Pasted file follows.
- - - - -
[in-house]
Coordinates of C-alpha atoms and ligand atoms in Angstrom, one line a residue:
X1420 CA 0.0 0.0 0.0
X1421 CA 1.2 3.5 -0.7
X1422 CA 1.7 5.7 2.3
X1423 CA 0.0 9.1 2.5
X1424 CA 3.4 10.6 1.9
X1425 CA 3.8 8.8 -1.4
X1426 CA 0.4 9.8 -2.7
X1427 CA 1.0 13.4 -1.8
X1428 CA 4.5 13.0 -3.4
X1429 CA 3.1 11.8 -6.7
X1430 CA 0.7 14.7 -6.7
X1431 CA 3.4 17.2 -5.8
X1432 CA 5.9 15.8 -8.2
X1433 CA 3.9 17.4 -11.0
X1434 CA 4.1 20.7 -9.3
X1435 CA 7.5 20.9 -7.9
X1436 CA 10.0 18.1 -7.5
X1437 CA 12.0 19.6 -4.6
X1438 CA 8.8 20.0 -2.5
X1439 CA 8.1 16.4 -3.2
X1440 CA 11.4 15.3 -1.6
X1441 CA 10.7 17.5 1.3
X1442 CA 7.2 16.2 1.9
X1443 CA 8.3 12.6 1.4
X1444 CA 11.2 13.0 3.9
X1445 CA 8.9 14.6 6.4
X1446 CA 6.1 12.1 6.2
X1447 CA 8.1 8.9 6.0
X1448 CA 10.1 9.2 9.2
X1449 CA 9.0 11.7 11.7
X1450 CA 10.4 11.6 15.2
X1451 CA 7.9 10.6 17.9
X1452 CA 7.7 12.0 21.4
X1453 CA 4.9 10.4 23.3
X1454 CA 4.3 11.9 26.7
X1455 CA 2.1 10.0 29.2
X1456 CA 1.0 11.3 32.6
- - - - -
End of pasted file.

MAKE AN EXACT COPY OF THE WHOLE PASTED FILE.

[in-house]
Coordinates of C-alpha atoms and ligand atoms in Angstrom, one line a residue:
X1420 CA 0.0 0.0 0.0
X1421 CA 1.2 3.5 -0.7
X1422 CA 1.7 5.7 2.3
X1423 CA 0.0 9.1 2.5
X1424 CA 3.4 10.6 1.9
X1425 CA 3.8 8.8 -1.4
X1426 CA 0.4 9.8 -2.7
X1427 CA 1.0 13.4 -1.8
X1428 CA 4.5 13.0 -3.4
X1429 CA 3.1 11.8 -6.7
X1430 CA 0.7 14.7 -6.7
X1431 CA 3.4 17.2 -5.8
X1432 CA 5.9 15.8 -8.2
X1433 CA 3.9 17.4 -11.0
X1434 CA 4.1 20.7 -9.3
X1435 CA 7.5 20.9 -7.9
X1436 CA 10.0 18.1 -7.5
X1437 CA 12.0 19.6 -4.6
X1438 CA 8.8 20.0 -2.5
X1439 CA 8.1 16.4 -3.2
X1440 CA 11.4 15.3 -1.6
X1441 CA 10.7 17.5 1.3
X1442 CA 7.2 16.2 1.9
X1443 CA 8.3 12.6 1.4
X1444 CA 11.2 13.0 3.9
X1445 CA 8.9 14.6 6.4
X1446 CA 6.1 12.1 6.2
X1447 CA 8.1 8.9 6.0
X1448 CA 10.1 9.2 9.2
X1449 CA 9.0 11.7 11.7
X1450 CA 10.4 11.6 15.2
X1451 CA 7.9 10.6 17.9
X1452 CA 7.7 12.0 21.4
X1453 CA 4.9 10.4 23.3
X1454 CA 4.3 11.9 26.7
X1455 CA 2.1 10.0 29.2
X1456 CA 1.0 11.3 32.6